## 2. Theory and calculation

The honeycomb lattice of the rectangular quantum dot made of monolayer graphene is schematically shown in Fig. 1. Unlike other shaped GQDs, the edges of the rectangular GQD are of two kinds simultaneously: zigzag at the top and bottom, and armchair at the left and right sides. The size of the rectangular graphene quantum dot determined by the units *M* and *N* along *x-* and *y-* axis respectively are *L _{ZZ}* =

*Ma*,${L}_{AC}=(N+\frac{1}{3})\frac{\sqrt{3}}{2}a$, where

*a*= 2.46Å is the lattice constant. Under the framework of tight-binding model, the envelop function of the electrons near the valley K = (−4π/3

*a*, 0) and K' = (4π/3

*a*, 0) obeys the following Dirac-like equation in momentum space [19]

*v*≈10

_{F}^{6}m/s is the Fermi velocity at the Dirac points [5]. And ${k}_{x(y)}=-i{\partial}_{x(y)}$ is an operator to measure the momentum deviation from K or K' point. The total wavefunction $\Psi (r)$ of the sublattice A and B are written by the four components of the spinor wavefunction in Eq. (1) as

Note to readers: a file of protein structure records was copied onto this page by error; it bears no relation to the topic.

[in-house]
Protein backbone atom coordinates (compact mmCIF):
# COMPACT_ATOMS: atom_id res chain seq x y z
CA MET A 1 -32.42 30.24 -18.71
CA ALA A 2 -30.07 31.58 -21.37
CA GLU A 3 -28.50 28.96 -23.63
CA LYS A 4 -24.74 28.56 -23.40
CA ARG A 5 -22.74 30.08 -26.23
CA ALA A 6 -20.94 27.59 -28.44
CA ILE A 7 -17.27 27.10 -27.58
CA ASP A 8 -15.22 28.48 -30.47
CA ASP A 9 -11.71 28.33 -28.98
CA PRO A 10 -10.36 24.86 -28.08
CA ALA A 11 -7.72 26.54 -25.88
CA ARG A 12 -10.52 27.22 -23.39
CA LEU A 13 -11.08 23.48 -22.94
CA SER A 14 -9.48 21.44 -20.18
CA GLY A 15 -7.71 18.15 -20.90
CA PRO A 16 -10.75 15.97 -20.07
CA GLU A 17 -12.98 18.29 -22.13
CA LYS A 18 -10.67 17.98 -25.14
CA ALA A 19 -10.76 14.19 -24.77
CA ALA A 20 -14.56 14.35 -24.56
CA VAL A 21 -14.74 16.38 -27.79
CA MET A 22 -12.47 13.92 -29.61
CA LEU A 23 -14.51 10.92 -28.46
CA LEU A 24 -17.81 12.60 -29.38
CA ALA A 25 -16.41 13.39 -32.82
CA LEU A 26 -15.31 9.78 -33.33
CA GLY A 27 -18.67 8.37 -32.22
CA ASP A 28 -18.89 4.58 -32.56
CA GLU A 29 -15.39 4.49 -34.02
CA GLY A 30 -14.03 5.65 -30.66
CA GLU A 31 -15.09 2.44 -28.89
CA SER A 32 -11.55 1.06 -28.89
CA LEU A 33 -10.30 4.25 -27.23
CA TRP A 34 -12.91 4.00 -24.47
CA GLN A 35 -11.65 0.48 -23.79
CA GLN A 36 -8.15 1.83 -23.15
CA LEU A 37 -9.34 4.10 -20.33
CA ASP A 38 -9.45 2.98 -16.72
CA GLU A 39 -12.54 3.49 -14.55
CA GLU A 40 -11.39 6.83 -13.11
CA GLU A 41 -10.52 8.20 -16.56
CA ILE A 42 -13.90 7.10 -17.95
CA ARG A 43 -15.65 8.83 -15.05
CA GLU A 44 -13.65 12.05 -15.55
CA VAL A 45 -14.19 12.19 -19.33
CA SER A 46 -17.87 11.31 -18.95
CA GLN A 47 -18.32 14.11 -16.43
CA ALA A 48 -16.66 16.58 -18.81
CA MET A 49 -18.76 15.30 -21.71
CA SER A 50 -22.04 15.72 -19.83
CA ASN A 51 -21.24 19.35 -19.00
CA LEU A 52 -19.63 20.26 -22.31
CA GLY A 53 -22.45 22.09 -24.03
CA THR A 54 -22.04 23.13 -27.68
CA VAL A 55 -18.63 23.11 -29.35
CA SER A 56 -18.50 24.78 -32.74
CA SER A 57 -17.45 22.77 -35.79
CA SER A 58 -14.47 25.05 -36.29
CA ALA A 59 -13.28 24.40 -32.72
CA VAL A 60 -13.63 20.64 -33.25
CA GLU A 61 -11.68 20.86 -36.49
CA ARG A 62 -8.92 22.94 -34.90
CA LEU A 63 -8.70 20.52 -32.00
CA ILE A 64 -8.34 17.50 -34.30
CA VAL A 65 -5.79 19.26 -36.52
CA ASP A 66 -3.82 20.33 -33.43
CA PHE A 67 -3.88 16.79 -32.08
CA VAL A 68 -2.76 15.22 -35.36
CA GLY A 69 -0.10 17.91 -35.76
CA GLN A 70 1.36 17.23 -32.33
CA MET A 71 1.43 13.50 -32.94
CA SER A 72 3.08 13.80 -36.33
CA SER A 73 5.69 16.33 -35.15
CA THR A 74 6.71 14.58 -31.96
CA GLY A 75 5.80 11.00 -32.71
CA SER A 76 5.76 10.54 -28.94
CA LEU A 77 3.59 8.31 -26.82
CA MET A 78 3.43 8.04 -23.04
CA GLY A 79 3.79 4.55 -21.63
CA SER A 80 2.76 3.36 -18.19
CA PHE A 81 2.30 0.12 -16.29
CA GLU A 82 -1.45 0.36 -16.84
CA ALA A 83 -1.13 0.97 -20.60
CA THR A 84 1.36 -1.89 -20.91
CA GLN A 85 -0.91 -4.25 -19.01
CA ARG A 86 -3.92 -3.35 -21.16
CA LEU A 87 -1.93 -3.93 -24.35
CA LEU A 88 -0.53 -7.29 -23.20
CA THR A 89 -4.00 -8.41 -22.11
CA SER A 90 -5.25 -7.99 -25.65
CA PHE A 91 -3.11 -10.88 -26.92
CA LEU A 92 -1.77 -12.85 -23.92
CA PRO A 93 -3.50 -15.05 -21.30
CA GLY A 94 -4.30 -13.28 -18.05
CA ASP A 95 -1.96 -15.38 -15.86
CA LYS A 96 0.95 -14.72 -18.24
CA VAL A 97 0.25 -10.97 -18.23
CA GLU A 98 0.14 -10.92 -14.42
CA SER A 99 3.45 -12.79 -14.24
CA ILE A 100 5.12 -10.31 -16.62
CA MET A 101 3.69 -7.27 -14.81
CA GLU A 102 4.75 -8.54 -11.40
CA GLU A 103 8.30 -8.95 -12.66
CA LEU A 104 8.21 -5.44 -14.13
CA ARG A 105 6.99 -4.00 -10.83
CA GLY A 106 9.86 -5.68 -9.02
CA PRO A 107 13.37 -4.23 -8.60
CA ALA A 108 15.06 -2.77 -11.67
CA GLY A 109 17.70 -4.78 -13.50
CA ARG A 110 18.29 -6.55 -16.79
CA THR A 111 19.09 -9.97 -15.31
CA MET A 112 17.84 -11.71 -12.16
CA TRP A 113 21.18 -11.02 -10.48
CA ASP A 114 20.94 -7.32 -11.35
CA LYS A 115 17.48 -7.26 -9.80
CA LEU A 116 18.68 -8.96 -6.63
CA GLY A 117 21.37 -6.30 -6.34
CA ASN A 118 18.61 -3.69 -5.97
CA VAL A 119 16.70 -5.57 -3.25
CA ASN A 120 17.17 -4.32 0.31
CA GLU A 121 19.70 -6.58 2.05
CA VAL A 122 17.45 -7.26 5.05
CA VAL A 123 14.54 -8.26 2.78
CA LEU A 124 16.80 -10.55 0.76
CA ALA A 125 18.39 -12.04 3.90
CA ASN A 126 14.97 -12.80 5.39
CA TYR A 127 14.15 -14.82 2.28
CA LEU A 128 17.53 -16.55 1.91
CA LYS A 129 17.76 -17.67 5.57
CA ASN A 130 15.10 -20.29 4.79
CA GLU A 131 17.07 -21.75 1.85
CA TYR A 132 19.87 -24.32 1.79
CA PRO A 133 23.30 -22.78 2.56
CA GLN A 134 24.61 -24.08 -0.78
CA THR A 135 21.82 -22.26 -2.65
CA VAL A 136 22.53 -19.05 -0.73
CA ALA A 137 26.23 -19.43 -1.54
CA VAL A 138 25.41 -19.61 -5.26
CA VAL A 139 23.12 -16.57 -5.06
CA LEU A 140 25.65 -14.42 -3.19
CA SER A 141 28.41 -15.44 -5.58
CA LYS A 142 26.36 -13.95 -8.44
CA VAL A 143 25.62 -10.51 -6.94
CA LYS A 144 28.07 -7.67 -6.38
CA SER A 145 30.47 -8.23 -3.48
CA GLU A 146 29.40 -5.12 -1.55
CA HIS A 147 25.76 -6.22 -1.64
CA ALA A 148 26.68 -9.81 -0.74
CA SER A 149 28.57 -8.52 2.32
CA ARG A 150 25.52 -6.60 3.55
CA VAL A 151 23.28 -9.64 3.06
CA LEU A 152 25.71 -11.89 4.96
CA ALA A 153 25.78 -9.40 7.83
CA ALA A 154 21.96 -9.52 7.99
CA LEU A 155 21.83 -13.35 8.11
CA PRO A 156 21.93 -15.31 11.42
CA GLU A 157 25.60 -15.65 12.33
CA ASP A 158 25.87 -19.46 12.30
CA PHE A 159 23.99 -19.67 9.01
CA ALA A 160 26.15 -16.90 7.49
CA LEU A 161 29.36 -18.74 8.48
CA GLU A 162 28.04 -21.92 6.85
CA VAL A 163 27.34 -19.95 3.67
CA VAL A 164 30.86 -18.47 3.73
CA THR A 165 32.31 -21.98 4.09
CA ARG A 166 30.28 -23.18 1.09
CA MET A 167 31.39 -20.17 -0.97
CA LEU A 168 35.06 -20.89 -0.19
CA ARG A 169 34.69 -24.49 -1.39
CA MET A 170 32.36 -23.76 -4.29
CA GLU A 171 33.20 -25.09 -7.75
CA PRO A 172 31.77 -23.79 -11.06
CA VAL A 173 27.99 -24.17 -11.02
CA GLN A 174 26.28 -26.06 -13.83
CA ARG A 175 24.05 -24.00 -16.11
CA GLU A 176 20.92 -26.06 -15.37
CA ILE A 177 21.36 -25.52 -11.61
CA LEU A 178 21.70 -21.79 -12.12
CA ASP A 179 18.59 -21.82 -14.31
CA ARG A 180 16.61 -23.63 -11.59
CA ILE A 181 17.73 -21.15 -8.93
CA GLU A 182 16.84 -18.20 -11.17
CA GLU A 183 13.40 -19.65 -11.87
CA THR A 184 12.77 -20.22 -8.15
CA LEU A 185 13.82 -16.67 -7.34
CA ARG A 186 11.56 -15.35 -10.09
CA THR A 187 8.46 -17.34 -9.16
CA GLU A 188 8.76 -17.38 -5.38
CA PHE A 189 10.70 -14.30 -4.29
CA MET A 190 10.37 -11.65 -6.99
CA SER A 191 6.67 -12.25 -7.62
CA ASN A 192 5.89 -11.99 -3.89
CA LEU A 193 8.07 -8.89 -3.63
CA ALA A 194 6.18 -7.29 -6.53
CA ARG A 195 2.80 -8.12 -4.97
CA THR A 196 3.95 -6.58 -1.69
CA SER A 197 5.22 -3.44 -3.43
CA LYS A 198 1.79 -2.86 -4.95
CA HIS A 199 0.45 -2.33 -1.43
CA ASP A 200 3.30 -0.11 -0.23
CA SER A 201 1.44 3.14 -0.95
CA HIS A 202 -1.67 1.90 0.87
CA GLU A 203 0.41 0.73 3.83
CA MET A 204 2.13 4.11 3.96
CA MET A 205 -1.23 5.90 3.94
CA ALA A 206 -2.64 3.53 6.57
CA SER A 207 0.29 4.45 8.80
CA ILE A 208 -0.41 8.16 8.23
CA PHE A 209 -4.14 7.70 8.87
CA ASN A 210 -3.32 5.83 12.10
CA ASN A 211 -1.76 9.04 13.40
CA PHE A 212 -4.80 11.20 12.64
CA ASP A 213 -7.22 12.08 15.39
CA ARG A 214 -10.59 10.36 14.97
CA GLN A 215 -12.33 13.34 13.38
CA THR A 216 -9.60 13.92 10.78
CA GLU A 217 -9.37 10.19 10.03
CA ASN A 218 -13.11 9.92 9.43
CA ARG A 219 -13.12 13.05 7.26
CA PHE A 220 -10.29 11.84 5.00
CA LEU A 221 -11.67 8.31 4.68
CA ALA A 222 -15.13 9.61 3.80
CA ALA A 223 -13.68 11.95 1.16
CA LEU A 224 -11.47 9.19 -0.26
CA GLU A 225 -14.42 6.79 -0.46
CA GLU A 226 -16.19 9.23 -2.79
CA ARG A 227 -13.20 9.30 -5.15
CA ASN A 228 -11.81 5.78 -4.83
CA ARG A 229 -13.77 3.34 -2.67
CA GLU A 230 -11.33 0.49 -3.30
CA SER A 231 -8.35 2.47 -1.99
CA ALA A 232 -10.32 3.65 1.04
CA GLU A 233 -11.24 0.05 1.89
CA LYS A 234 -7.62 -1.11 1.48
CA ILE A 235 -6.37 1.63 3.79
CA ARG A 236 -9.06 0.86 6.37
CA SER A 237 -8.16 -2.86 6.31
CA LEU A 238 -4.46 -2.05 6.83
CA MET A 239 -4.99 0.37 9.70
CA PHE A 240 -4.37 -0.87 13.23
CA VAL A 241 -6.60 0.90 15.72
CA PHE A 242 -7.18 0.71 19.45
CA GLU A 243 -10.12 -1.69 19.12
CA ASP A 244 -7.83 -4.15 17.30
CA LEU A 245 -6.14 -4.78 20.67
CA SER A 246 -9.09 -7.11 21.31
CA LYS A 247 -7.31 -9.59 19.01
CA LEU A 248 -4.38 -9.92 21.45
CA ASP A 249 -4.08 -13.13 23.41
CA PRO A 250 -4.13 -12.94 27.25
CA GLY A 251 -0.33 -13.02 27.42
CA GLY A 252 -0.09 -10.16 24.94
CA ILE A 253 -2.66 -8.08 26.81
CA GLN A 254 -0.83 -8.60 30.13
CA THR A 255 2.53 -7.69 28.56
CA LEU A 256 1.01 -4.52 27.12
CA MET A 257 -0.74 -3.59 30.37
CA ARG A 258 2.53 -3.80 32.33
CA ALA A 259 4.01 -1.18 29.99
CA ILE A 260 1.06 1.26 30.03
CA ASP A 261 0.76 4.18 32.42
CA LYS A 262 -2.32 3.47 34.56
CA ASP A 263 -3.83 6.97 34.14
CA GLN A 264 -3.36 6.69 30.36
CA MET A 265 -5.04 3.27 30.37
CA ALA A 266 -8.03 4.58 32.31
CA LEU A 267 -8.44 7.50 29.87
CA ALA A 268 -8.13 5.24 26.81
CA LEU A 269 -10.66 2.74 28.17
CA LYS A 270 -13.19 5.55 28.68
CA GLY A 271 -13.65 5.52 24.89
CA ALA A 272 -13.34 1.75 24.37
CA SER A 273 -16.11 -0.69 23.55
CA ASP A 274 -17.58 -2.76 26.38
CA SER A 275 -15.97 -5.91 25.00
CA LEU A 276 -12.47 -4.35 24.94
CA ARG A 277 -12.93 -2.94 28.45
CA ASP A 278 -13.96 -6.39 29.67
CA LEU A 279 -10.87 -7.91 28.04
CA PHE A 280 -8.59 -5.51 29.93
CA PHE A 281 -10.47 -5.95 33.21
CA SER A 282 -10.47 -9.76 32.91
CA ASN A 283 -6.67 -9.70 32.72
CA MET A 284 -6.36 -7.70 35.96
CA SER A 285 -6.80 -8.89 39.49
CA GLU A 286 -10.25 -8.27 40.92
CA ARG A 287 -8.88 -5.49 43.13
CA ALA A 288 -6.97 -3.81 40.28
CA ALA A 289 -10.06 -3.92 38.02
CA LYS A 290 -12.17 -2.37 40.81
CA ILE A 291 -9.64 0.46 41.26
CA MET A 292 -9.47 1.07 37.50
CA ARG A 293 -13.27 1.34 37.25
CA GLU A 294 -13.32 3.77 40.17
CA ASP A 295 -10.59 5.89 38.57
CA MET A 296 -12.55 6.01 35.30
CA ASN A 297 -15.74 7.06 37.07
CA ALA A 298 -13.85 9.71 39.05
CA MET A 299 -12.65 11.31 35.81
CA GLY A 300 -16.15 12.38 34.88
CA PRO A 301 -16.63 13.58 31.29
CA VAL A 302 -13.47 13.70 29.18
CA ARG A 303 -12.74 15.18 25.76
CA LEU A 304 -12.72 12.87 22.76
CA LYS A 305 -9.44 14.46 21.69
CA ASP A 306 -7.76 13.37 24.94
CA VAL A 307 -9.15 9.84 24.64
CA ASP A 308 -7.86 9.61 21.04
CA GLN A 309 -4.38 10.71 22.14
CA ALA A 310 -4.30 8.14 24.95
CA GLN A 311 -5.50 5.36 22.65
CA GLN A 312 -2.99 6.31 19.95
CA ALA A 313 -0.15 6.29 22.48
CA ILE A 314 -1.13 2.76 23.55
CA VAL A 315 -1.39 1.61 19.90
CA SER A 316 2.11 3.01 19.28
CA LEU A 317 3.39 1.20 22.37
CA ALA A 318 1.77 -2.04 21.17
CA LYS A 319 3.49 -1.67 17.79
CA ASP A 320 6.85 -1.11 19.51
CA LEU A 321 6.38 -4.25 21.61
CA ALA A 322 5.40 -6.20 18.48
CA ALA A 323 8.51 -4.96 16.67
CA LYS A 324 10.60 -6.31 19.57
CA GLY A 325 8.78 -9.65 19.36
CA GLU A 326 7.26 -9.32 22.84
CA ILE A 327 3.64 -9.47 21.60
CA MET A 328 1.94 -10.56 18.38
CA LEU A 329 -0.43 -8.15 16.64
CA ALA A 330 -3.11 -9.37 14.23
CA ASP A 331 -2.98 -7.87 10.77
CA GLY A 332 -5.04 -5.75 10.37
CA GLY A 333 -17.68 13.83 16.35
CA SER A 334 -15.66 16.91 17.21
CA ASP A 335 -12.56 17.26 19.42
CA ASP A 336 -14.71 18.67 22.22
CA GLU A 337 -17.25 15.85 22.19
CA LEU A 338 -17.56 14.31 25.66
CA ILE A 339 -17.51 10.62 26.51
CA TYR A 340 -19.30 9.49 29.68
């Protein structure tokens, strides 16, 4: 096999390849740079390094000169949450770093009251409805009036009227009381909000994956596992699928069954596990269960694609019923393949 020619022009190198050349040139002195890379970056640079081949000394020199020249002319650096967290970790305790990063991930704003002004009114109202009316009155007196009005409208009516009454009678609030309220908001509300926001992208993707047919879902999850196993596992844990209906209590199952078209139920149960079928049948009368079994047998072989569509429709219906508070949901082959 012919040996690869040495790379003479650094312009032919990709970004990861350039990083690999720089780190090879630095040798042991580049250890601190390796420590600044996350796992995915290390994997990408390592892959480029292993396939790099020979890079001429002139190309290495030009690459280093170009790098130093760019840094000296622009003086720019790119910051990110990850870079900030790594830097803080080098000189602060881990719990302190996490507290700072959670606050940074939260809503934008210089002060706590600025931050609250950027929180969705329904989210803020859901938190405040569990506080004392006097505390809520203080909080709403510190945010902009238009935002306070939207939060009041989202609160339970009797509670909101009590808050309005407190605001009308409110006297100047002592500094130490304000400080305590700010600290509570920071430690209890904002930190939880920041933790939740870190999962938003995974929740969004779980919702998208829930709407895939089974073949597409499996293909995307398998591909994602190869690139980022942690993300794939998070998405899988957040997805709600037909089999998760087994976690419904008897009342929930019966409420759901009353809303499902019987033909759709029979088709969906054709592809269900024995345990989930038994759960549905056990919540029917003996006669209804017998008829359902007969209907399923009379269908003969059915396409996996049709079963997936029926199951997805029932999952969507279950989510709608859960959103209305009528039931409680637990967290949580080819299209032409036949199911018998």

These boundary conditions, which originate from the requirement that the electron probability amplitude at the hard wall must vanish have successfully been employed to work out the band structures of the graphene quantum dots with different edges [21,22]. Combining the above boundary conditions with Eq. (1), we can derive the electron eigen states in a rectangular GQD, which can be expressed as

*θ*= arctan(

_{k}*k*/

_{y}*k*), and

_{x}*C*is the normalization constant determined by the normalization condition,

The corresponding eigen energy of Eq. (1) is given by